India have an upper hand going into the tie
If you go by the form book or if you go by the statistics, everything stacks up against England, heading into the World Cup Group B match against India in Bangalore, on Sunday.
England came into the tournament after being thrashed 1-6 in the ODI series in Australia and were pretty unconvincing during their six-wicket victory against the Netherlands, on Tuesday.
And their record against hosts India in their own backyard is not encouraging either. The last time they played here in November 2008, they were blanked out 5-0, while in their previous ODI series in India in 2006, they were routed 5-1.
So their desperation to set the record straight is quite evident as they take on top favourites India in their second match of the 2011 World Cup.
And one man they surely want to dismiss early is India's dashing opener Virender Sehwag, who blasted a match-winning 175 in the tournament opener against Bangladesh
Image: India's Sachin Tendulkar and coach Gary Kirsten during a practice session in Bangalore
Need to stop Sehwag
England pacer Stuart Broad also pointed out that they are planning to stop the Sehwag show to keep India under check with the bat.
"We are going to discuss about it as he [Sehwag] is an amazing batsman. He started the World Cup in amazing fashion. It's up to the bowlers to bowl at areas, which his is not that strong. We have to really work on that and ensure that India doesn't get a flying start.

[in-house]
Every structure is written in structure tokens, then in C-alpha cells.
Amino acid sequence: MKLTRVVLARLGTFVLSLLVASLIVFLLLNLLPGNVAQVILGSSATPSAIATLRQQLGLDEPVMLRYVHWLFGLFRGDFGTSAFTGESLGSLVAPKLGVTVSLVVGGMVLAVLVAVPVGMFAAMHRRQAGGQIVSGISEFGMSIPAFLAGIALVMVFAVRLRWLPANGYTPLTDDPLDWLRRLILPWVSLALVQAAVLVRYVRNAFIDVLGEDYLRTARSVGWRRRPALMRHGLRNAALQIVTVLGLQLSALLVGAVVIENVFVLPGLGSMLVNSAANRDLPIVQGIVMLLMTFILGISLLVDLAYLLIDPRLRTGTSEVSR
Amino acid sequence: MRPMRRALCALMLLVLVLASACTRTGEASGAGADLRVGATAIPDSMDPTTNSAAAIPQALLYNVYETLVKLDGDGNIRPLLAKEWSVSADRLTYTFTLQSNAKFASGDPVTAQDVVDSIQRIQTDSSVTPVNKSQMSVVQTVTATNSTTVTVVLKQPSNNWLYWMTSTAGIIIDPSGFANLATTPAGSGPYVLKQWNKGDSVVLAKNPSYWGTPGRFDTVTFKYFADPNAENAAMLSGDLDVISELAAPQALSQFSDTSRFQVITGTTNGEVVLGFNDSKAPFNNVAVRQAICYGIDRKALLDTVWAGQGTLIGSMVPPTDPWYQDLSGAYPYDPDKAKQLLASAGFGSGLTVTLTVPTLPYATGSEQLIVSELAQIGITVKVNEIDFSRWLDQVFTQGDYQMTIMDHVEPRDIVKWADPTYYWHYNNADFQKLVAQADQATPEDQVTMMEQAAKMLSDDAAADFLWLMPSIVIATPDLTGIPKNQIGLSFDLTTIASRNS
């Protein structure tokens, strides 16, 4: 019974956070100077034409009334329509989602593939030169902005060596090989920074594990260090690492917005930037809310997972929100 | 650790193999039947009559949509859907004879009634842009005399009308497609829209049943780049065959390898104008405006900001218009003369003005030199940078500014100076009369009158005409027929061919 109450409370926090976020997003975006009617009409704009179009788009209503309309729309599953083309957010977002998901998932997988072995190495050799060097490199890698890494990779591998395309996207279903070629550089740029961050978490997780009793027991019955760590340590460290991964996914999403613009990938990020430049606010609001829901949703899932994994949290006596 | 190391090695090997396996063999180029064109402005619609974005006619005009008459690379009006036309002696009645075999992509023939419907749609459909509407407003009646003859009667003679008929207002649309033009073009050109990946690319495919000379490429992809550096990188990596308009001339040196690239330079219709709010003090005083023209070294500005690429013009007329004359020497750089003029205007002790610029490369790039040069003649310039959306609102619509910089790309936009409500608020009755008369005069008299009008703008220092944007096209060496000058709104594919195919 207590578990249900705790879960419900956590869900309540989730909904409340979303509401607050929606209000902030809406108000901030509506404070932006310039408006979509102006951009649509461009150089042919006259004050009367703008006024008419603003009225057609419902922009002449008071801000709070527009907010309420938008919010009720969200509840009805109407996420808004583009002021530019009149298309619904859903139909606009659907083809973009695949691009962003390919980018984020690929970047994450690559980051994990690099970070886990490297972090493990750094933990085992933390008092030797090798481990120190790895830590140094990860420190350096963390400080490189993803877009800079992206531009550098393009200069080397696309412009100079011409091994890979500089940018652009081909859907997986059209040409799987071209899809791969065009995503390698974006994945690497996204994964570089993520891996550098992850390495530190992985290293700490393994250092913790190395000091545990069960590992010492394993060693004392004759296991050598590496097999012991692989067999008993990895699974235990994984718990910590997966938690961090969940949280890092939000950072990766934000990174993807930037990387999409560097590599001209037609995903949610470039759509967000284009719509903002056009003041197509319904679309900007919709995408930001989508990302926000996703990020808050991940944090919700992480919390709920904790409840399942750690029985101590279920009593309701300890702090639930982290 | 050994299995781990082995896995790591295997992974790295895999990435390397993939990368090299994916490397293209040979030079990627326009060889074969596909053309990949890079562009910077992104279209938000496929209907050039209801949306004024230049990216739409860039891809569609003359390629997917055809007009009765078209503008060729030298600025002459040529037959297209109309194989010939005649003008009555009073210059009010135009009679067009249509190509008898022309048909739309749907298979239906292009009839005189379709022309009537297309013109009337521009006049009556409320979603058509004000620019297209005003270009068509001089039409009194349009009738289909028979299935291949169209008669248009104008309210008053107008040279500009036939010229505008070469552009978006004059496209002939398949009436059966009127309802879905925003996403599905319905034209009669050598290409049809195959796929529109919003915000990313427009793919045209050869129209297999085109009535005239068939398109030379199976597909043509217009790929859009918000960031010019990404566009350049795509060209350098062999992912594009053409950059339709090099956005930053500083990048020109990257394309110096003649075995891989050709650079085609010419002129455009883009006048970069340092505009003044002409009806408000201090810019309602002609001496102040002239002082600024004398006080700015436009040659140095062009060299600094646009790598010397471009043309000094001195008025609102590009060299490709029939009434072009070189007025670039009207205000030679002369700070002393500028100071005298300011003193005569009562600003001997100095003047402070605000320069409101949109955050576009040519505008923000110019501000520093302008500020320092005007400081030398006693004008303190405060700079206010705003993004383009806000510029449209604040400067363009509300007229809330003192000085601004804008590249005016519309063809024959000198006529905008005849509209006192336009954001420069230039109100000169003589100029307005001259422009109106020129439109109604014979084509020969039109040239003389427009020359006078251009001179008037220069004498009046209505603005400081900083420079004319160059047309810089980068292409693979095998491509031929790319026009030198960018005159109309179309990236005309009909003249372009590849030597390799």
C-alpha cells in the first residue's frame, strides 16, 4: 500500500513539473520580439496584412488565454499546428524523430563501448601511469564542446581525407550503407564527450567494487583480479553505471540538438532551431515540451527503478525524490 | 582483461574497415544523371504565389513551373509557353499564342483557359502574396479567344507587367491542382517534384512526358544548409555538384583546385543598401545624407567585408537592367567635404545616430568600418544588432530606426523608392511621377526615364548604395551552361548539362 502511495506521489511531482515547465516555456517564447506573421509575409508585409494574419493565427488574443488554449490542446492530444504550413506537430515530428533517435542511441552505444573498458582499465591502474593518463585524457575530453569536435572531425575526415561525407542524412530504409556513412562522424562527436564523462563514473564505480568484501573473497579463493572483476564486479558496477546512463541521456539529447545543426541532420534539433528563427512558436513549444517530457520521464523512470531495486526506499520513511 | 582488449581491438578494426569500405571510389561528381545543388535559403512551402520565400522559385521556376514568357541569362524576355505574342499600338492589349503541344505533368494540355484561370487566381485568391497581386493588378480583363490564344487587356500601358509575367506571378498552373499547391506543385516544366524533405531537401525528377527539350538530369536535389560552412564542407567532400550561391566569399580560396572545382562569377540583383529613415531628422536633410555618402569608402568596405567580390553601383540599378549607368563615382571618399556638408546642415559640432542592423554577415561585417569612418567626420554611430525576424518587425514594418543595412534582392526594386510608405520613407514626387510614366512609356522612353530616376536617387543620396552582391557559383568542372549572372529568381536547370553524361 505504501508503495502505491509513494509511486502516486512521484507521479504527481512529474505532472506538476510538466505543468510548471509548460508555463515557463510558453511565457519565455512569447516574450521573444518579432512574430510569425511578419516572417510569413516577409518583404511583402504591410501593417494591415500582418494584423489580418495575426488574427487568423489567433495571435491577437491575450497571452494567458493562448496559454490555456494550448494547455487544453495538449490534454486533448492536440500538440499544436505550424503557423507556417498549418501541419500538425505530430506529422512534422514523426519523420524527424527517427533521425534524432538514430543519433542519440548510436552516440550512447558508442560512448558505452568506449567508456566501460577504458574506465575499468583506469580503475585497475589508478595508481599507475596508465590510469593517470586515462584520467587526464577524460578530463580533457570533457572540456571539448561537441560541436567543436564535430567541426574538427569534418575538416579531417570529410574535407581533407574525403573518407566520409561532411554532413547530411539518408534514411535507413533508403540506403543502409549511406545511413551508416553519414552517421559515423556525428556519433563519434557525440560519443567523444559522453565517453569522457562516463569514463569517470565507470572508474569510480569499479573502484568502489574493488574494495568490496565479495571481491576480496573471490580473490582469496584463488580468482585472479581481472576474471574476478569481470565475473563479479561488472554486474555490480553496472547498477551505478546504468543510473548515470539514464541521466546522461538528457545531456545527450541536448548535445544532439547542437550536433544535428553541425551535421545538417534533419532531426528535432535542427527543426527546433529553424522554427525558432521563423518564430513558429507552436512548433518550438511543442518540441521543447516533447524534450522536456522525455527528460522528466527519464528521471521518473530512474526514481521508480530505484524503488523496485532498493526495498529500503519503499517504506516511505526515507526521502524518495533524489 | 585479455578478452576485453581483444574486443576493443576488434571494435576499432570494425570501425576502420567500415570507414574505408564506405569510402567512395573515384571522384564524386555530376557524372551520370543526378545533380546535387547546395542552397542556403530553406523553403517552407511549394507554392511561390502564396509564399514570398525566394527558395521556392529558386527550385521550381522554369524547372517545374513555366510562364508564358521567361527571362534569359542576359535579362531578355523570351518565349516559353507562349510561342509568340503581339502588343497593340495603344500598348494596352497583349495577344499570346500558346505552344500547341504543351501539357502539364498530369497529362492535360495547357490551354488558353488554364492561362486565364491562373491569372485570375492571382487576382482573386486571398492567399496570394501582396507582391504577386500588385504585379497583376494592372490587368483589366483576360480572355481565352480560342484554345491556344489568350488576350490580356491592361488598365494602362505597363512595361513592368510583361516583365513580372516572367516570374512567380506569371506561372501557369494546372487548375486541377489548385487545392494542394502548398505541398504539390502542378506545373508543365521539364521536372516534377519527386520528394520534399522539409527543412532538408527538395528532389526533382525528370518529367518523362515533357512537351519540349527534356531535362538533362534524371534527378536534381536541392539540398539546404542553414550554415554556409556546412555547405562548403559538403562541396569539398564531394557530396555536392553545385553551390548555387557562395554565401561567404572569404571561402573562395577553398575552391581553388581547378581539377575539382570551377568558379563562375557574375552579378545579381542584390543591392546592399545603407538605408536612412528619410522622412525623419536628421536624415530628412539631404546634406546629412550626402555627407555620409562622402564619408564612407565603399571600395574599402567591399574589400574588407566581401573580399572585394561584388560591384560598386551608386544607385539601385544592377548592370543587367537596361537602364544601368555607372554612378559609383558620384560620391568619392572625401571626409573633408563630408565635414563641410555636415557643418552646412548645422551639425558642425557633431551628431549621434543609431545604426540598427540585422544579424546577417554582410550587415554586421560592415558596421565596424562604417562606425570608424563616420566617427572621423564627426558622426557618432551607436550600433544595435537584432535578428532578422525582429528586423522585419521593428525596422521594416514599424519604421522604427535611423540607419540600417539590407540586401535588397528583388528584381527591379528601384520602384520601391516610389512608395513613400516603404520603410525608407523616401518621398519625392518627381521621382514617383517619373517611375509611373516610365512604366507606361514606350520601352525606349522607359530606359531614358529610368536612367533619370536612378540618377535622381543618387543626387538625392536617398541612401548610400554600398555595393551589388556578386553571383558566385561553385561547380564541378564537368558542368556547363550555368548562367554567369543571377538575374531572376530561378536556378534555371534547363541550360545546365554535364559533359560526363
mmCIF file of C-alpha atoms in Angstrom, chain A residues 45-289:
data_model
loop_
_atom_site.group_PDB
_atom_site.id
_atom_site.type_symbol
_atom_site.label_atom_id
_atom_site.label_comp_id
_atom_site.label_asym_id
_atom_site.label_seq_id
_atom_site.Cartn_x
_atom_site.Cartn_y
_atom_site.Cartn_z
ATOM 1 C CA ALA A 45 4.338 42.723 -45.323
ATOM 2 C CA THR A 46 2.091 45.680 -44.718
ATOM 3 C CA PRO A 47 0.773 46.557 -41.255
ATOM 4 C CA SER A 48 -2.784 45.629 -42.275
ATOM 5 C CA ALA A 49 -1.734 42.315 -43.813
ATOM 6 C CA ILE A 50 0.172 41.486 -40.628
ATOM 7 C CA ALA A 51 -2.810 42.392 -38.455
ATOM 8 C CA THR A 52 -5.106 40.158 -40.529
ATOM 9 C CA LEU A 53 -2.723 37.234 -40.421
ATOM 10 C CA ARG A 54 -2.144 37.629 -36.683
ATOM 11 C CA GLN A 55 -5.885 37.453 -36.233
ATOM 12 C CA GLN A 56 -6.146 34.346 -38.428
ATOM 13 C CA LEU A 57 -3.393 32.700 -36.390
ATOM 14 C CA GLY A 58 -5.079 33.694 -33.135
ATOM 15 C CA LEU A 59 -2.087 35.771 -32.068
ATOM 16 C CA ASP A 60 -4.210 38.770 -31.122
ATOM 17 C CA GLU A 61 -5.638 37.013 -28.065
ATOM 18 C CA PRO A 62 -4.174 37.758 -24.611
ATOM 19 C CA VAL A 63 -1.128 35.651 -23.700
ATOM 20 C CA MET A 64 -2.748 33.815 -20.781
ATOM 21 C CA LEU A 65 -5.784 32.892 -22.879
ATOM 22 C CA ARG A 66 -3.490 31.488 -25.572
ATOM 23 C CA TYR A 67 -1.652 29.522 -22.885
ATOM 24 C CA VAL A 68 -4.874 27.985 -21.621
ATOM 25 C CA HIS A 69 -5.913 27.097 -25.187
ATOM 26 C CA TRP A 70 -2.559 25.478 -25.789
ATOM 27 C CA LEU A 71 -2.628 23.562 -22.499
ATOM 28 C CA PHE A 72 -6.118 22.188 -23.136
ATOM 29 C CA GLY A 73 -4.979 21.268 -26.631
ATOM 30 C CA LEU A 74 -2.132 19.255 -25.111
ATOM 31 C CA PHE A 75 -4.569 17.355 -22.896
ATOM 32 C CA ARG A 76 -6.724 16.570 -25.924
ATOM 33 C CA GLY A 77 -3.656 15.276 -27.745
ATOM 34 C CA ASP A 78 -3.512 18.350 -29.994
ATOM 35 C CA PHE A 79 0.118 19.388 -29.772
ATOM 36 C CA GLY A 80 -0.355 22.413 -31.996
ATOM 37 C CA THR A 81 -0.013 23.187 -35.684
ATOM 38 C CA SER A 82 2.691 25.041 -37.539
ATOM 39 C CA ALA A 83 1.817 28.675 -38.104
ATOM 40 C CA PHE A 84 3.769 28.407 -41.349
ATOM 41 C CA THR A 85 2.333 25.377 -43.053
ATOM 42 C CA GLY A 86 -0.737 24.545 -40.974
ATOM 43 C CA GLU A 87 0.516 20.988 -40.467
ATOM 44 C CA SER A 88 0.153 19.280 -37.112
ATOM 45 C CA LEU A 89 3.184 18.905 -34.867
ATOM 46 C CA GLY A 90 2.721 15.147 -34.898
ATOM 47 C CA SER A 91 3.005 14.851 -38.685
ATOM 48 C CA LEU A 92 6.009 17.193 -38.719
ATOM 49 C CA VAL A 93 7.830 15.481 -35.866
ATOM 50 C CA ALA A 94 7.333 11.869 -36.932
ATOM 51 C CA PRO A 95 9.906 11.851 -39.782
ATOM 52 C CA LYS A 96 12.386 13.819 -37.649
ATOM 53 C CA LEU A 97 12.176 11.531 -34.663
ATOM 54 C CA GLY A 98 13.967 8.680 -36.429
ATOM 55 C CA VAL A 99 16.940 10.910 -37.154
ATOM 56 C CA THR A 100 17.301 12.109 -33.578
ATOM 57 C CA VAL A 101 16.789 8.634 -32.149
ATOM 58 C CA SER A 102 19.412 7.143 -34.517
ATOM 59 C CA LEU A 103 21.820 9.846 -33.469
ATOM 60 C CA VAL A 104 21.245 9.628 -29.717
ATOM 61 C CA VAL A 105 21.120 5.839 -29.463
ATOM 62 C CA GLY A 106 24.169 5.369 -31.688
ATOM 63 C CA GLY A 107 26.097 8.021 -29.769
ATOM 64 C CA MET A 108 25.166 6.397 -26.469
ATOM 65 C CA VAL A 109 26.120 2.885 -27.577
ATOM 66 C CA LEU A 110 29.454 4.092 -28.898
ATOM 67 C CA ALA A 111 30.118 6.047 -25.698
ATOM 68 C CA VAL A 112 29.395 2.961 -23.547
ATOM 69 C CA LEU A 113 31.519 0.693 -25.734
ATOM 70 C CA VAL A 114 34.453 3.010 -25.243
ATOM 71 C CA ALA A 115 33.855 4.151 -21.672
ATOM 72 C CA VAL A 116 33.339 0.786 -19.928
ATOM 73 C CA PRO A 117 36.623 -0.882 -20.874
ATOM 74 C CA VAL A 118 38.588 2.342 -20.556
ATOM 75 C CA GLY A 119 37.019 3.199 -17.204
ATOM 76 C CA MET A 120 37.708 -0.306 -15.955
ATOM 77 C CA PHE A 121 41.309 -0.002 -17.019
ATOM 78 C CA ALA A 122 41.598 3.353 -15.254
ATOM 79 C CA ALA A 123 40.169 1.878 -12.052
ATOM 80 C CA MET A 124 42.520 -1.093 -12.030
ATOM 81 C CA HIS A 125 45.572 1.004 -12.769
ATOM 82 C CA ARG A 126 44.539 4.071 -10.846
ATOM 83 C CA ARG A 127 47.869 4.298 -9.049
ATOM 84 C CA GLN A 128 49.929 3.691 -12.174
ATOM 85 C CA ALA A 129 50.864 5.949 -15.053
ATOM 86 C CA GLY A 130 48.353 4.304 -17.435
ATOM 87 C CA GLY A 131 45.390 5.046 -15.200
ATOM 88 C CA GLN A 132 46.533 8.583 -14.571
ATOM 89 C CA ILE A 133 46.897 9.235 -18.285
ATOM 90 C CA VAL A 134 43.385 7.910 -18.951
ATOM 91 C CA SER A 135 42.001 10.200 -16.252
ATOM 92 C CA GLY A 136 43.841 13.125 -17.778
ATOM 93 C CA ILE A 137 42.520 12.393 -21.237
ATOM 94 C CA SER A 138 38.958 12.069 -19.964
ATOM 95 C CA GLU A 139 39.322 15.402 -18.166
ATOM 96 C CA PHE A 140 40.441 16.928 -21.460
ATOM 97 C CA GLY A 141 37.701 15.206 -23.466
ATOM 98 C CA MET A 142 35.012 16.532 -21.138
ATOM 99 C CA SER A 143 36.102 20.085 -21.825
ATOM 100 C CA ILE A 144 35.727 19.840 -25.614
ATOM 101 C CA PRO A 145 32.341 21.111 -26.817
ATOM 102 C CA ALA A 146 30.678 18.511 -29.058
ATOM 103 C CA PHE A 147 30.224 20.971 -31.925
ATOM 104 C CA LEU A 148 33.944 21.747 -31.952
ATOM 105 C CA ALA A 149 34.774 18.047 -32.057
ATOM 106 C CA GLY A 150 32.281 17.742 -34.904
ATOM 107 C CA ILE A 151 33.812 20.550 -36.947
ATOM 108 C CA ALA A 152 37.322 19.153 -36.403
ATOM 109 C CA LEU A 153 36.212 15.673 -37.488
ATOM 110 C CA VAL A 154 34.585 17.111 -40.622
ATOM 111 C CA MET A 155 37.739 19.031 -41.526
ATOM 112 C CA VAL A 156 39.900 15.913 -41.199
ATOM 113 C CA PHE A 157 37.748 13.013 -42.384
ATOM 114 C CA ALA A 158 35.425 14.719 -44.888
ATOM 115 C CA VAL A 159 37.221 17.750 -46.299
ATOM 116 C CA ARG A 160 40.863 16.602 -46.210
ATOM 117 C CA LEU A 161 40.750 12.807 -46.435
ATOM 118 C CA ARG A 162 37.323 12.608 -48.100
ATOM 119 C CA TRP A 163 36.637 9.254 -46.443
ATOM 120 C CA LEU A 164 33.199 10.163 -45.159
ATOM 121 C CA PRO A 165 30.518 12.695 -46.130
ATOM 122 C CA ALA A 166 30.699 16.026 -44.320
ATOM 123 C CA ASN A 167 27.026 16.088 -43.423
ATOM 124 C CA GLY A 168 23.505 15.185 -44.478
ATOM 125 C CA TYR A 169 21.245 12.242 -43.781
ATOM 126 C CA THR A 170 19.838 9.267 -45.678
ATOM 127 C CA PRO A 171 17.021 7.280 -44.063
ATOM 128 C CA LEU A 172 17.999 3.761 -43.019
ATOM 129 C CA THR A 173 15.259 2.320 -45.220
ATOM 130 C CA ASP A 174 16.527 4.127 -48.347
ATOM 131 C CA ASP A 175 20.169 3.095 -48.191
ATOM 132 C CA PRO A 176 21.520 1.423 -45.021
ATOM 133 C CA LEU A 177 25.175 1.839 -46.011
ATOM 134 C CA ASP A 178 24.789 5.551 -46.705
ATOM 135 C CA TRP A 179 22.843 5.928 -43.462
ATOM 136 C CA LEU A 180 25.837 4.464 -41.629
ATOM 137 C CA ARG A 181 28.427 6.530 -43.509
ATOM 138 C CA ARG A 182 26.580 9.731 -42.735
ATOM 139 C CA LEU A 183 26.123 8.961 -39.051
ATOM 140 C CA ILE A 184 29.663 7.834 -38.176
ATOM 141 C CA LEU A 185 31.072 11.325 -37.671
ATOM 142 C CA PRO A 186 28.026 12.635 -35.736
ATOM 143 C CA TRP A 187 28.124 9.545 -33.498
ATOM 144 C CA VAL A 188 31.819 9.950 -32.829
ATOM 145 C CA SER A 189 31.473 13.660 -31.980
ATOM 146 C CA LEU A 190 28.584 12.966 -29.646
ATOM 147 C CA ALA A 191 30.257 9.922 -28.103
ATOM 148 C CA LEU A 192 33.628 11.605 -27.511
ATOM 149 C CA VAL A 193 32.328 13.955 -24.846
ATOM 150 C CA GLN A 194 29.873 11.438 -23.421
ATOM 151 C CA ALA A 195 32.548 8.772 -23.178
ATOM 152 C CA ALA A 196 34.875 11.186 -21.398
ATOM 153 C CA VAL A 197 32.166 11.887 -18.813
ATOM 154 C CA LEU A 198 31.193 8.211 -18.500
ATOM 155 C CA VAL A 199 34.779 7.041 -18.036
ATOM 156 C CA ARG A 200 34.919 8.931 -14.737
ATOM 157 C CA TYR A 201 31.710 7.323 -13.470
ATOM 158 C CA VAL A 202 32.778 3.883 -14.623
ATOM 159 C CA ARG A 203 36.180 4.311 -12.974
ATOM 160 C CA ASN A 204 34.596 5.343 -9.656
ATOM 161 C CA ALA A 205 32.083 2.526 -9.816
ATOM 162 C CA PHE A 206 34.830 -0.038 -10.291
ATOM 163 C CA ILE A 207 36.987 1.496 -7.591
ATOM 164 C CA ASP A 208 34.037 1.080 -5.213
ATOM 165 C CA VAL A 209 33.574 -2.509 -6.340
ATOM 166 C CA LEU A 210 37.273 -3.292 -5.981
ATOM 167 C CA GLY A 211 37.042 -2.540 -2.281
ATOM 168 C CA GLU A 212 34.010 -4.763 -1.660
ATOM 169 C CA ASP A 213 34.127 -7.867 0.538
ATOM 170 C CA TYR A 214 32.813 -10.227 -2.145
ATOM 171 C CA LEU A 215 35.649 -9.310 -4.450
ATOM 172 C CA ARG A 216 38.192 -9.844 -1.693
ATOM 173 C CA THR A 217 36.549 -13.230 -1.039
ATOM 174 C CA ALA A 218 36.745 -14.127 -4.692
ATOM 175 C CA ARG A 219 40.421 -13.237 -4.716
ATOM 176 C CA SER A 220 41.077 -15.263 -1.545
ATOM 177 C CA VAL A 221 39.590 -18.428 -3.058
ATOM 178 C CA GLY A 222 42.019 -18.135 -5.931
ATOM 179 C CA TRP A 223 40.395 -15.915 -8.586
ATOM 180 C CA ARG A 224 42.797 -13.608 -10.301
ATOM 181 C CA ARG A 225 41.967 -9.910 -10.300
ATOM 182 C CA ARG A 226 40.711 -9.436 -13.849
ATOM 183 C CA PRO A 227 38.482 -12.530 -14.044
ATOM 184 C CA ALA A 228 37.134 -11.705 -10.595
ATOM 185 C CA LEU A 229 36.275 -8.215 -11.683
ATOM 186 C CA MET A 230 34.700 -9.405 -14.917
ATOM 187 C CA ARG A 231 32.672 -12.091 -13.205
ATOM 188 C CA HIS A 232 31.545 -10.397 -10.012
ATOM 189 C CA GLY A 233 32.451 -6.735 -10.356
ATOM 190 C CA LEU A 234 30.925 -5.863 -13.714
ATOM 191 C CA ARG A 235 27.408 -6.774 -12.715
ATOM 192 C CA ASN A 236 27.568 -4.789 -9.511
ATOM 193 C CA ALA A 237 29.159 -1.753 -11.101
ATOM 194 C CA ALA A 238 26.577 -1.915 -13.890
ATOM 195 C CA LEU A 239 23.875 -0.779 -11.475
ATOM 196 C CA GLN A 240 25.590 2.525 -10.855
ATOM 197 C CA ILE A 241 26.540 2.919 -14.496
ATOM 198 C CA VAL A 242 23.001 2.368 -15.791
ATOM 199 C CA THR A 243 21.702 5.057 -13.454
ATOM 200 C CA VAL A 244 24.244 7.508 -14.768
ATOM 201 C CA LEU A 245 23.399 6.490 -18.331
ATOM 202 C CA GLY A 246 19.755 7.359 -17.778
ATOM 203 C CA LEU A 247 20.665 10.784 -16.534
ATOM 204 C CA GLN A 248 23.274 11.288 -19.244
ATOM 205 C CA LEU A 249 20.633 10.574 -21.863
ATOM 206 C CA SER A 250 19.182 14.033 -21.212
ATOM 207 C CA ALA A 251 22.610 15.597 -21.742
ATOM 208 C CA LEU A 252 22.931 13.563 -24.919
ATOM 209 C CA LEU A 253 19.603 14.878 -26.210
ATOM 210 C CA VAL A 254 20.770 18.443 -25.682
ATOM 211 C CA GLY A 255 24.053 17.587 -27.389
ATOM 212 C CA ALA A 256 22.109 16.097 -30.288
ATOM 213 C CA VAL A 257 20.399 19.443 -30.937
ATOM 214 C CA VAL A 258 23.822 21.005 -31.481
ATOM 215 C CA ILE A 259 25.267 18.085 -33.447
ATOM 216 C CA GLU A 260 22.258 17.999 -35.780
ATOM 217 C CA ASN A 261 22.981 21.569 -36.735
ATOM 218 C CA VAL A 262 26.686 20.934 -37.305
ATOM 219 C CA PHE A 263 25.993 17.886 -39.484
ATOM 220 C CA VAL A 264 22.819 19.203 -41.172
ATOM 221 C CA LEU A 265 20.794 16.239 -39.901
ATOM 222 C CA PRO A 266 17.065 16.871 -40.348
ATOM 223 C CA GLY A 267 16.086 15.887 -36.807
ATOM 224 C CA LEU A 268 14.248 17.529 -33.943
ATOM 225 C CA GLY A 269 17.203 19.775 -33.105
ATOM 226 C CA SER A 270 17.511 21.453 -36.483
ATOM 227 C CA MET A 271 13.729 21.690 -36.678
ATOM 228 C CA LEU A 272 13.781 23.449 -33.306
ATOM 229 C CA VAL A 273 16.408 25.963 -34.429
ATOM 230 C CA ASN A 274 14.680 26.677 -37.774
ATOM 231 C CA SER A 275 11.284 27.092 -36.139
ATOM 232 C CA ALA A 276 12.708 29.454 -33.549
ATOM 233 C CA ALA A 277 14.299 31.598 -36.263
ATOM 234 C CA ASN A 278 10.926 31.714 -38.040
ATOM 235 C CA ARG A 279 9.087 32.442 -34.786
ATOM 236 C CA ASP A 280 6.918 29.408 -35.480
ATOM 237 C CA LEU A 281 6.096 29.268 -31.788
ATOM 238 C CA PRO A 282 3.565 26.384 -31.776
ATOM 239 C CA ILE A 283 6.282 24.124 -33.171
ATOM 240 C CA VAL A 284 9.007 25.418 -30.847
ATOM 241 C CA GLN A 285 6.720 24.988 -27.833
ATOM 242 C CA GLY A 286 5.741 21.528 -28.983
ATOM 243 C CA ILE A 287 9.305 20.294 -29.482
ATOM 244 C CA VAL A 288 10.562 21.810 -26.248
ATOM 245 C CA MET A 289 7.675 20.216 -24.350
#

"We know that with the new ball it's a good time to bat in the sub-continent. In an international sport you always play against the best in the world," Broad said in Bangalore, on Friday.
Image: Virender Sehwag
Photographs: Getty Images
'We have to use the short ball in all the conditions'
Another player who will surely cause the English a few sleepless nights is Yuvraj Singh.
The left-hander has scored 1129 runs in 28 matches against England at an impressive average of 53.76, having hit three hundreds and five fifties.
And at home, Yuvraj has proved unstoppable against the English bowling attack, scoring 589 runs in 12 matches at an average of 73.62.
Broad said the England pacers are planning to trouble the Indian batsmen with short deliveries, a tactics used successfully by a few teams in the past against the hosts.
"We have to use the short ball in all the conditions. Hopefully in the Bangalore wicket there is a little bit of bounce. We have to use the bounce and catch the batsman by surprise. It's something we talk about and I don't think it's not about using it against the Indians and not against the Aussies. If you get the bounce right it causes trouble to anyone in the world," he said.
Image: Stuart Broad during a training session
Death bowling woes
Broad also pointed out that opening the bowling with a spinner may not work against a team like India, who are masters of playing the turning ball.
"No discussion on that yet but it is something we are open to as a team. It depends on what side you are playing against. It also depends whether the openers like pace on the ball or they are better players of spin. It worked for South Africa to use the off-spin against Chris Gayle. But they might not use the same strategy against India or Bangladesh."
England have also learnt from their mistakes in the last game against the Netherlands, claimed Broad.
"The main area to improve is the death bowling. We gave too many extras which we need to cut out. But we have got the win under our belt and we can move forward what can be an exciting prospect come Sunday. Everybody is excited playing in the World Cup. Any England-India battle is always exciting," he said.
Image: Andrew Strauss
Photographs: Getty Images